Life Cycle Assessment
of Tall Building Structural Systems
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We now find ourselves in an age where “green design” is at the forefront of many tall building projects around the world, where it seems that every year brings new technologies and innovations that are touted as the be-all and end-all for a long-term sustainable future. But these solutions tend to only reduce the environmental impacts of a building during its operation phases, with the stages before and after this period often neglected. This is perhaps best illustrated by the fact that the world is currently constructing tall buildings in excess of 1,000 meters in height yet we have never demolished a building of even 200 meters in height through conventional means. Despite this reality, our cities continue to be filled with myriad skyscrapers, most of which are not given full considerations for their entire life cycle, or end-of-life.
Through the Life Cycle Assessment (LCA) methodology, we can gauge the environmental consequences of human actions by analyzing the flow of materials used in a building and trace the environmental impacts linked to each stage of its life cycle. When information from each stage is combined, a holistic picture of environmental impacts can be formed for a given product, one that acknowledges the various actions that are required to bring a single entity into existence through contemporary means.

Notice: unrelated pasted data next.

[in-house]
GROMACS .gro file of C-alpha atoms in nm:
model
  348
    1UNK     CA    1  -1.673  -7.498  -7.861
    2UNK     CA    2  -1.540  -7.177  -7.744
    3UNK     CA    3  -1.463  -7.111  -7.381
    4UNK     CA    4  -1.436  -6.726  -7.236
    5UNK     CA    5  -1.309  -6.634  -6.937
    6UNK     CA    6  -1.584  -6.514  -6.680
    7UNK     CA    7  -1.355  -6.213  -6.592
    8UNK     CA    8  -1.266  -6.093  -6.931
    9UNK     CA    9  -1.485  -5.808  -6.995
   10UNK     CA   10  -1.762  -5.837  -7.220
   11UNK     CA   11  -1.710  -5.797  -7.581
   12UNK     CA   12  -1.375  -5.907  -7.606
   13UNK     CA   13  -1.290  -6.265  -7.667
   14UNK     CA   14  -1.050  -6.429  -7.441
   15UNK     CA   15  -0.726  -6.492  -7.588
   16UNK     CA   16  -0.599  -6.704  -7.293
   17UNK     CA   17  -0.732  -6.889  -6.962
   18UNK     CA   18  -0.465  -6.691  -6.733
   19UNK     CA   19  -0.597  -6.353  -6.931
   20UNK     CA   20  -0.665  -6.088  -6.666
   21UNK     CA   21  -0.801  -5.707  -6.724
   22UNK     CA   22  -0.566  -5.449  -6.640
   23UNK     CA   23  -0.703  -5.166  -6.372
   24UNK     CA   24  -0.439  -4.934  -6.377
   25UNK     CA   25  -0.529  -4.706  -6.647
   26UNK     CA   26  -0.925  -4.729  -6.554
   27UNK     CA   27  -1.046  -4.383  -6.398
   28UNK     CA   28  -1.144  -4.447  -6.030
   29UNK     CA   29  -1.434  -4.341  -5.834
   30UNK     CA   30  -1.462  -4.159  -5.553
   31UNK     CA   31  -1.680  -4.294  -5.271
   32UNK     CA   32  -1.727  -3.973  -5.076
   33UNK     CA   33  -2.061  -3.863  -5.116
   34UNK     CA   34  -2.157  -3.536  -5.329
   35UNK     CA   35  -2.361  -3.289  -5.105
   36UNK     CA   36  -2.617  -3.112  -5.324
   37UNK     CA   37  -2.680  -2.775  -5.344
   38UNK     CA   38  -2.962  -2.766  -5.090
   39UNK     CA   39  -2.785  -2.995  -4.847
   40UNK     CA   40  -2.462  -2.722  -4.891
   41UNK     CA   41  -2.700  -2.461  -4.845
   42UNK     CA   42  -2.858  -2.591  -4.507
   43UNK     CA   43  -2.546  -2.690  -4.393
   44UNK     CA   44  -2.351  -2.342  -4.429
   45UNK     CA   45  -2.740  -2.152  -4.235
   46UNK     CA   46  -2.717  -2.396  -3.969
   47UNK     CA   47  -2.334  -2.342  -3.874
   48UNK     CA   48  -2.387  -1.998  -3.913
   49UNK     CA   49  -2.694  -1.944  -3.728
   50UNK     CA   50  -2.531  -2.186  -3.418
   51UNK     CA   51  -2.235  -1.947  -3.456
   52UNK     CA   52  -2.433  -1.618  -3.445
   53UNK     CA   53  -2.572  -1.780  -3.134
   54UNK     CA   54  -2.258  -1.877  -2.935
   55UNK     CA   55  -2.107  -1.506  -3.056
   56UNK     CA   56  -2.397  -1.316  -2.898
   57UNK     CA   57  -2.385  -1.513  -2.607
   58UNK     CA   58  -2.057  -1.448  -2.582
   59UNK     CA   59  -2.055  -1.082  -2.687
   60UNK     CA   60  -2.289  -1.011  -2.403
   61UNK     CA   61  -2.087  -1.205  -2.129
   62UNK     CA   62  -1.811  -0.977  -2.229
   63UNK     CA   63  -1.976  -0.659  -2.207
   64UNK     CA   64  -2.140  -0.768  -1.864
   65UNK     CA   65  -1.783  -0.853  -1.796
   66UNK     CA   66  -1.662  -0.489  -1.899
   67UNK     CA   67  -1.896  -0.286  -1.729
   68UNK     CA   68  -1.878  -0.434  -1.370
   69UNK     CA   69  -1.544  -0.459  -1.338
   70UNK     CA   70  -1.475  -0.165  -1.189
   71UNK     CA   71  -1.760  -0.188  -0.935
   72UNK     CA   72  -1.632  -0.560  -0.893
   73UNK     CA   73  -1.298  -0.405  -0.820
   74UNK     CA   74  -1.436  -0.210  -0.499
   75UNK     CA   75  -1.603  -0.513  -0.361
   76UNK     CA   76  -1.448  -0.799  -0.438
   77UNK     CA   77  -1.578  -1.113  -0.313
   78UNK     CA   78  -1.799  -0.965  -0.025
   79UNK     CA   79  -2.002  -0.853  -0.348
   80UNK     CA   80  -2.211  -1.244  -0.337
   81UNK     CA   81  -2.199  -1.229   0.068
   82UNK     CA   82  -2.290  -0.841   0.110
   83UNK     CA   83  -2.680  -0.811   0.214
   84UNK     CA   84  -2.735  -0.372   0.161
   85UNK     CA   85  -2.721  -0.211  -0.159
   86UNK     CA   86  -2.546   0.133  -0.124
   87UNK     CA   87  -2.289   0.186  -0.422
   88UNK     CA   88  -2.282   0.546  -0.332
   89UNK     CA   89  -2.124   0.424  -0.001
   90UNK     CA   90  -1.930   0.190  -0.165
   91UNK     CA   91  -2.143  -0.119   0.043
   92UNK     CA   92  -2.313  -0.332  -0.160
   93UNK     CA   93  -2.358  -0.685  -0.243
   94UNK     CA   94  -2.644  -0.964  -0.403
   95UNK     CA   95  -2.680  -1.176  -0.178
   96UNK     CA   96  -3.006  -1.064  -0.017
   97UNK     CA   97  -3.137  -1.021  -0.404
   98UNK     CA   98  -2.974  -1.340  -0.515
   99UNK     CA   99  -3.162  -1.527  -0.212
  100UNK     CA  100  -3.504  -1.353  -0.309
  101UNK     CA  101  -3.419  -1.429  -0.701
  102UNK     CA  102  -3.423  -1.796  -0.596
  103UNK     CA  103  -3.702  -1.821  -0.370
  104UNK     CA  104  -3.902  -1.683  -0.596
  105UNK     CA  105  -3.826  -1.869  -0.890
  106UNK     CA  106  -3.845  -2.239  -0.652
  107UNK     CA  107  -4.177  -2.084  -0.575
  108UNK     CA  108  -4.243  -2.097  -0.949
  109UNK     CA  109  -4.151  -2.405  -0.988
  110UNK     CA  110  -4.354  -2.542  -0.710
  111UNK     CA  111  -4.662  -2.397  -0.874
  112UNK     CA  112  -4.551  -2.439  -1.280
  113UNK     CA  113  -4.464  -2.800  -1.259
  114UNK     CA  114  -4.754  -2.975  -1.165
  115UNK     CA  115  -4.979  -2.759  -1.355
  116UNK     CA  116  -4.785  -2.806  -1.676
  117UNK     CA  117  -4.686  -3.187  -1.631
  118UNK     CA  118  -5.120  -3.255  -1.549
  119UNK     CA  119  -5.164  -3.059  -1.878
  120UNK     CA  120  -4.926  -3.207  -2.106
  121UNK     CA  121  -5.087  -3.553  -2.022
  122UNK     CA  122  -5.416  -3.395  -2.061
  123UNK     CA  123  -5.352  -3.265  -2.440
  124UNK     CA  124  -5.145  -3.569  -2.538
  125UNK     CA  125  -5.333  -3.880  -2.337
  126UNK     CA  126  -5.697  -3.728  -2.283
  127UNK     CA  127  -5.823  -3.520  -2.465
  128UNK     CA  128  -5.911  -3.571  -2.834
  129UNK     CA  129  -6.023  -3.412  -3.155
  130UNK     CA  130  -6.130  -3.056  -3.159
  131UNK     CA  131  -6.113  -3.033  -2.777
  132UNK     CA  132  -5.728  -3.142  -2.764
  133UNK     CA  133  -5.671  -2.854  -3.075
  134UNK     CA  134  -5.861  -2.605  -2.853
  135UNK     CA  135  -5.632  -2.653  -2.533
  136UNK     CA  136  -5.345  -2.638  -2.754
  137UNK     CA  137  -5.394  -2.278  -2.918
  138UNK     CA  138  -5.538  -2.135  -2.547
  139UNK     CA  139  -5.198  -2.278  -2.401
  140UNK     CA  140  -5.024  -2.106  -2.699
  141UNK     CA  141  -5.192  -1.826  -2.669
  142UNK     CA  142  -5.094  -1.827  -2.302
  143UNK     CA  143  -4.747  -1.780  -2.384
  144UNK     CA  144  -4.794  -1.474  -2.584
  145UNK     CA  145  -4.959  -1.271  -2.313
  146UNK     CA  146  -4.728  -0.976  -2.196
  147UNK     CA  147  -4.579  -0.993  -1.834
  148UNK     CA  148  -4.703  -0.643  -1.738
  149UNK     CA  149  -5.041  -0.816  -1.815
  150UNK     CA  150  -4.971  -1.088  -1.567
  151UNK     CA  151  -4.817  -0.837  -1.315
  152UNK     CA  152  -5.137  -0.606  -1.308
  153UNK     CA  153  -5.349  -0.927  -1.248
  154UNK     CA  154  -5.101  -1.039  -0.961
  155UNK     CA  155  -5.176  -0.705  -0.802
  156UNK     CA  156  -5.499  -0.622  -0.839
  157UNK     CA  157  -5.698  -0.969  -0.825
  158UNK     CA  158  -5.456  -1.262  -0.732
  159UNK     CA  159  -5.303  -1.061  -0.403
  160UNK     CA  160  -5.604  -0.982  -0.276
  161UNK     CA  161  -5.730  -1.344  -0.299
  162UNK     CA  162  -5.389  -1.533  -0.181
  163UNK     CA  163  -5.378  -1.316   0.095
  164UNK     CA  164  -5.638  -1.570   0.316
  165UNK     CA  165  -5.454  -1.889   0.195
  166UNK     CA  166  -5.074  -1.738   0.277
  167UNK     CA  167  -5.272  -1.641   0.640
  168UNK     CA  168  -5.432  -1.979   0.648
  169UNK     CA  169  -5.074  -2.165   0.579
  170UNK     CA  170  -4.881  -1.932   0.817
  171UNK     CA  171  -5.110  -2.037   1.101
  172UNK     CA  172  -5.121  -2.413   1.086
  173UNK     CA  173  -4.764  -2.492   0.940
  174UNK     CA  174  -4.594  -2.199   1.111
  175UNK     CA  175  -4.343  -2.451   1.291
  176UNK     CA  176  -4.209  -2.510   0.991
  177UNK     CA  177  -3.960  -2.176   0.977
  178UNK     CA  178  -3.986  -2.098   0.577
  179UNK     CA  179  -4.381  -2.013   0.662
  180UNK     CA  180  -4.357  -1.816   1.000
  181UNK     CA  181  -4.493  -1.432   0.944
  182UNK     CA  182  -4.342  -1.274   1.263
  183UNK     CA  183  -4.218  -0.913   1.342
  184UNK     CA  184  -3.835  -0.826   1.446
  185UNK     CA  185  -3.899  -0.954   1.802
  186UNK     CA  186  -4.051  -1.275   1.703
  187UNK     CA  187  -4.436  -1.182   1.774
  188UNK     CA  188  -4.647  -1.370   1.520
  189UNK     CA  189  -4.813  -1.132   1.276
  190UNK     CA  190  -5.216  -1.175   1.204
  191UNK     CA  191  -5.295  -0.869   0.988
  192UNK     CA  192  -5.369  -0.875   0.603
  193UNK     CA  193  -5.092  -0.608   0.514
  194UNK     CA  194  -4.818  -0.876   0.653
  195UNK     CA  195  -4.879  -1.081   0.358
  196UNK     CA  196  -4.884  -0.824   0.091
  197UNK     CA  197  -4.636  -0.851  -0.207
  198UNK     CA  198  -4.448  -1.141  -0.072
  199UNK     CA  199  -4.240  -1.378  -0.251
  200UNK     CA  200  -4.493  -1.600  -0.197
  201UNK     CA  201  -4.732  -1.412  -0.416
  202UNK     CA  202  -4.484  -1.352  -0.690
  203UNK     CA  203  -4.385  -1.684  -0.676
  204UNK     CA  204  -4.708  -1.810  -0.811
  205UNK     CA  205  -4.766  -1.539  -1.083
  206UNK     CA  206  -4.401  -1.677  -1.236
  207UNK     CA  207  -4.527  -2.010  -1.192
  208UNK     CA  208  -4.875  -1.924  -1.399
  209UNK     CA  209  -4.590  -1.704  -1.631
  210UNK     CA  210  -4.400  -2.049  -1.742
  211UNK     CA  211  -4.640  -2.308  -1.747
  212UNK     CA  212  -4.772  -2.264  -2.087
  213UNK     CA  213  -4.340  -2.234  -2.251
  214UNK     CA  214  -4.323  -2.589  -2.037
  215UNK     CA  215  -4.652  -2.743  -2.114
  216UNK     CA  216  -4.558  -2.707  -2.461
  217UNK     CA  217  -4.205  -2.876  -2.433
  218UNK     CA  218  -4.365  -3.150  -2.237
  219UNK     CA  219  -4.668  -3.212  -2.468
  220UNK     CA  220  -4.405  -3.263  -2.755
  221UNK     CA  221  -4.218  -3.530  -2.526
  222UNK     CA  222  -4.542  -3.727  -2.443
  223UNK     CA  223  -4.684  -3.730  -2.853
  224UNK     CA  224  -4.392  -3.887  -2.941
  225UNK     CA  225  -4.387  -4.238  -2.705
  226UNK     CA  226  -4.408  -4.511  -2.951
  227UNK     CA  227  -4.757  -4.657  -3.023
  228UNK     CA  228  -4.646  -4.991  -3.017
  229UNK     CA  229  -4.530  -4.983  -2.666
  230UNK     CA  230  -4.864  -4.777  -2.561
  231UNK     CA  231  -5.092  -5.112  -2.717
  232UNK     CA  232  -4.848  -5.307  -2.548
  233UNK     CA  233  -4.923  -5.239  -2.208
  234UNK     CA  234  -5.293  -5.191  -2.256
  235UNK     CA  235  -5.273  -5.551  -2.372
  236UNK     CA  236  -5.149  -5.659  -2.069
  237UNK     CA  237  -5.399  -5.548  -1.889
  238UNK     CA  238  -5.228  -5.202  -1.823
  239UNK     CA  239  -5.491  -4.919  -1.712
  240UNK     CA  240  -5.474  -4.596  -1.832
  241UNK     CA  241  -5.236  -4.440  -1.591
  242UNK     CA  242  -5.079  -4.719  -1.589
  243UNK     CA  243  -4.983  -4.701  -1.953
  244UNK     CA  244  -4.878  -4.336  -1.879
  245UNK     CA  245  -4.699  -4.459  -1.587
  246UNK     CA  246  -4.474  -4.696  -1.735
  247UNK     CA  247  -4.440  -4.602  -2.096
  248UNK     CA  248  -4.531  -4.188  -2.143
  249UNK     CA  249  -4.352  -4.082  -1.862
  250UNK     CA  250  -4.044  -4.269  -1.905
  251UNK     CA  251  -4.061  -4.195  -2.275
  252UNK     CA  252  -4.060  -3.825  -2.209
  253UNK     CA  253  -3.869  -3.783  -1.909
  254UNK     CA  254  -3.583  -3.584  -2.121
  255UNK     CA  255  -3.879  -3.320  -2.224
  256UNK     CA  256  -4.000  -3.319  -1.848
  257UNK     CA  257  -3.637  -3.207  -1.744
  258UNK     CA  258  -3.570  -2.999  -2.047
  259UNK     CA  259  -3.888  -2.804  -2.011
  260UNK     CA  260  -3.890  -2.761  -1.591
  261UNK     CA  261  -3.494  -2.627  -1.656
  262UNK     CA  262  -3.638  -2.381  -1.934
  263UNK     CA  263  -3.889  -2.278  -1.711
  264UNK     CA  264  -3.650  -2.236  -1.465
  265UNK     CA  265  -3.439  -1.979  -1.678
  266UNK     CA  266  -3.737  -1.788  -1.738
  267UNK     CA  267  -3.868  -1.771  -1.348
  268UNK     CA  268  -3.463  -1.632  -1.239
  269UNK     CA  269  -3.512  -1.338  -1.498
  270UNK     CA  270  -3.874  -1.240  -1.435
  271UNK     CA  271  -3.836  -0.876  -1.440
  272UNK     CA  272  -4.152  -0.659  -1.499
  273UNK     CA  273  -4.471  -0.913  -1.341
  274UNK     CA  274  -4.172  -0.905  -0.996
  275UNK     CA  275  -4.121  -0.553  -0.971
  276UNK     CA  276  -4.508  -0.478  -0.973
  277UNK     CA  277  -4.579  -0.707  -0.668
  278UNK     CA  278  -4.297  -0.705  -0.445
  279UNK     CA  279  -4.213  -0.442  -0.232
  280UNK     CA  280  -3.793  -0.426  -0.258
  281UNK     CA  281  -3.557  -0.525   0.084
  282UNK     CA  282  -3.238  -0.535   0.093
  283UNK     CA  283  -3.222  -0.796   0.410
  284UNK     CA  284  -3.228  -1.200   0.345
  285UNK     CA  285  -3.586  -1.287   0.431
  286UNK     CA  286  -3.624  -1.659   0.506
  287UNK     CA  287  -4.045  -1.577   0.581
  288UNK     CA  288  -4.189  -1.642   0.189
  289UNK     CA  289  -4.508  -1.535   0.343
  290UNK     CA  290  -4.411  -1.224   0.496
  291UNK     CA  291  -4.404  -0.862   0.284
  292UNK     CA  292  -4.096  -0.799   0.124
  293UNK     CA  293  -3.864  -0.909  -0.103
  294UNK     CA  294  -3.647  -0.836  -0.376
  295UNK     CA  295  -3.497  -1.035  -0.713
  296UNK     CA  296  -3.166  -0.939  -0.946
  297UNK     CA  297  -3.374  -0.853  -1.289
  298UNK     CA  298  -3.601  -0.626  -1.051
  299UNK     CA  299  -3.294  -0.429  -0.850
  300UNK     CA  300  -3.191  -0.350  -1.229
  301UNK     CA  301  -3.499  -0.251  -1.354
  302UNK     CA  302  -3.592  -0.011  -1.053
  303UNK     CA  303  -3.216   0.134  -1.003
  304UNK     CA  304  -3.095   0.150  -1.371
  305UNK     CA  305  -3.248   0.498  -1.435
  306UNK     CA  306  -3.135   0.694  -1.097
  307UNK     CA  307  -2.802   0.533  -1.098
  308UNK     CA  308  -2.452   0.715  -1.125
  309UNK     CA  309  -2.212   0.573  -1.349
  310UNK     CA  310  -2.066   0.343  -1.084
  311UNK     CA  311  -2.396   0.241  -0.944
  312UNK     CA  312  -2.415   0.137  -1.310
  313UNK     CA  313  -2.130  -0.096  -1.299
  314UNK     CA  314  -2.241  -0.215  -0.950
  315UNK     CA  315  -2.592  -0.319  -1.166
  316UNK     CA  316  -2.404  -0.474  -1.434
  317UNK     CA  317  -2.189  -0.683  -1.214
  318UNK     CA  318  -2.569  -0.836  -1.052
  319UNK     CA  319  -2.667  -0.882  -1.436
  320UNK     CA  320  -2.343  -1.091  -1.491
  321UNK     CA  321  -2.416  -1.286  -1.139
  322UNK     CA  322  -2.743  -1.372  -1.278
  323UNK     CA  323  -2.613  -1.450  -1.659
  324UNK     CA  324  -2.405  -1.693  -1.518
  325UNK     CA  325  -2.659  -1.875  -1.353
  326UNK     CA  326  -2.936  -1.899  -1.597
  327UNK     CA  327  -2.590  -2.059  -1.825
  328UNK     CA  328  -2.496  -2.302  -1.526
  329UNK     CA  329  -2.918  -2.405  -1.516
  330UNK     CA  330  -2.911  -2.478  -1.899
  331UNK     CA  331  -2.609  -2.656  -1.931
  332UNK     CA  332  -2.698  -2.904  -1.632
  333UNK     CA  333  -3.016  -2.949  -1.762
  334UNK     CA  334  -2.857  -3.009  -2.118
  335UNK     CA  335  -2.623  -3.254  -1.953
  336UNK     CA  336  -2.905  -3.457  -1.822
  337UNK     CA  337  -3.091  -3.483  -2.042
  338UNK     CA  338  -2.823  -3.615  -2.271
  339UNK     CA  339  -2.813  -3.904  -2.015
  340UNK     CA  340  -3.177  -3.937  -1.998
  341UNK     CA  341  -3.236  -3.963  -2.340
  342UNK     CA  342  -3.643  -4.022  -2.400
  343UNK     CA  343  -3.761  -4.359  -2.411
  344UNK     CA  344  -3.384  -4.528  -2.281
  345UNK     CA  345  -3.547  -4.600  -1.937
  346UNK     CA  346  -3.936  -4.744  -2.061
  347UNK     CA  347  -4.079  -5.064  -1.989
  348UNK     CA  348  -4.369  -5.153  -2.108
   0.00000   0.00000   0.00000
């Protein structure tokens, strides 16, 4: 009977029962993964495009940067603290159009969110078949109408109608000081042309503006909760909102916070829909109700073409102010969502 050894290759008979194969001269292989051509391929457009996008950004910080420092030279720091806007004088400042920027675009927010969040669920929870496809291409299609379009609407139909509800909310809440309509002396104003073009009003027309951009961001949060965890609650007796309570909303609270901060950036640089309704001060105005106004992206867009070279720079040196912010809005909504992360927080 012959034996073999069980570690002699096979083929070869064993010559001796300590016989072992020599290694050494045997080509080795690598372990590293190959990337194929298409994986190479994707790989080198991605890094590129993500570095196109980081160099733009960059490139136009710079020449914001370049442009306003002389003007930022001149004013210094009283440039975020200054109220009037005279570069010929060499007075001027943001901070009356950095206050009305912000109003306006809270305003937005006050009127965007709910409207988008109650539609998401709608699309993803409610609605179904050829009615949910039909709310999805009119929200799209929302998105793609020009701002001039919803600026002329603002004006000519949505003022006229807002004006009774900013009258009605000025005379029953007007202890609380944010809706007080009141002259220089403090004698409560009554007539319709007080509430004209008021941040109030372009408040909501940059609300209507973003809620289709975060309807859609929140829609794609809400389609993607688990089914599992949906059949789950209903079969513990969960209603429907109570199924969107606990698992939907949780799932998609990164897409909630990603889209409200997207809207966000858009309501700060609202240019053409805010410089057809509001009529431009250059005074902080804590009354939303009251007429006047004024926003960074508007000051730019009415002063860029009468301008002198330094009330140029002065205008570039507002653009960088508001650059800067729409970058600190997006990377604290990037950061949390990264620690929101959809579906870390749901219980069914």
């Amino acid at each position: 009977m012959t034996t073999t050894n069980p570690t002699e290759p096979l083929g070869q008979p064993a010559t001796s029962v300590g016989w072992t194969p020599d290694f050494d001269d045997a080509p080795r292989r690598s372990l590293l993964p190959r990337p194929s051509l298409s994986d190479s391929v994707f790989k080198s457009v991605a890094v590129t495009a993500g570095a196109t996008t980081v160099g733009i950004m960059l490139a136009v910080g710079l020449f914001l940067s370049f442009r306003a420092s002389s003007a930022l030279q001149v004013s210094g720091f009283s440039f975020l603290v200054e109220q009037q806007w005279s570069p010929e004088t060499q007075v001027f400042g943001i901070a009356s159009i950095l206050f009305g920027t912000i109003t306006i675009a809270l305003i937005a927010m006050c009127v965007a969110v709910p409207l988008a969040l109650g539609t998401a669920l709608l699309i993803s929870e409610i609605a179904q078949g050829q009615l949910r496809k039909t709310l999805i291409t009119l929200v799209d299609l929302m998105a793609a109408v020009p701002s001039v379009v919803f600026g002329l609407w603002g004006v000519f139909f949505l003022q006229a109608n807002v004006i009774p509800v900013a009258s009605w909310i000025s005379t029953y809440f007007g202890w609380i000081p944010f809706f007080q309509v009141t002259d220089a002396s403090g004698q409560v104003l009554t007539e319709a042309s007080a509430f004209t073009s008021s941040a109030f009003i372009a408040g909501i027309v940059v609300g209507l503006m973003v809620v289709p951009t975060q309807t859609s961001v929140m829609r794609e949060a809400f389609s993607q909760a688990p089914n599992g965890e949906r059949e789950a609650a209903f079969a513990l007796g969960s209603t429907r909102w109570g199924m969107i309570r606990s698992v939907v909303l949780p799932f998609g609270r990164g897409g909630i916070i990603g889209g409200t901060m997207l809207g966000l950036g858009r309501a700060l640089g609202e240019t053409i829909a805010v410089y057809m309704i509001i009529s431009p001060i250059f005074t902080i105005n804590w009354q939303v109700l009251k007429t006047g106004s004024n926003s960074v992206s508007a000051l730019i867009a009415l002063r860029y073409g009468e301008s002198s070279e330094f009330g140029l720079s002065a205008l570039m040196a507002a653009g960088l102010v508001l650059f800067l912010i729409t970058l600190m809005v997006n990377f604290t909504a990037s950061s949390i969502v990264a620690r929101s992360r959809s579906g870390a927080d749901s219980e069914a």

This research identifies and compares the life cycle implications for the structural systems found in 60- and 120-story buildings. It is intended to inform the international community of professionals and researchers specializing in tall buildings on the life cycle environmental performance of the most common structural systems by providing the most accurate, up-to-date analysis on two key impact categories: Global Warming Potential (GWP) and Embodied Energy (EE). In doing this it presents interesting research results, and also lays down a methodology in this emerging field for others to follow.
This research was made possible through a grant from ArcelorMittal. Learn more about the research project.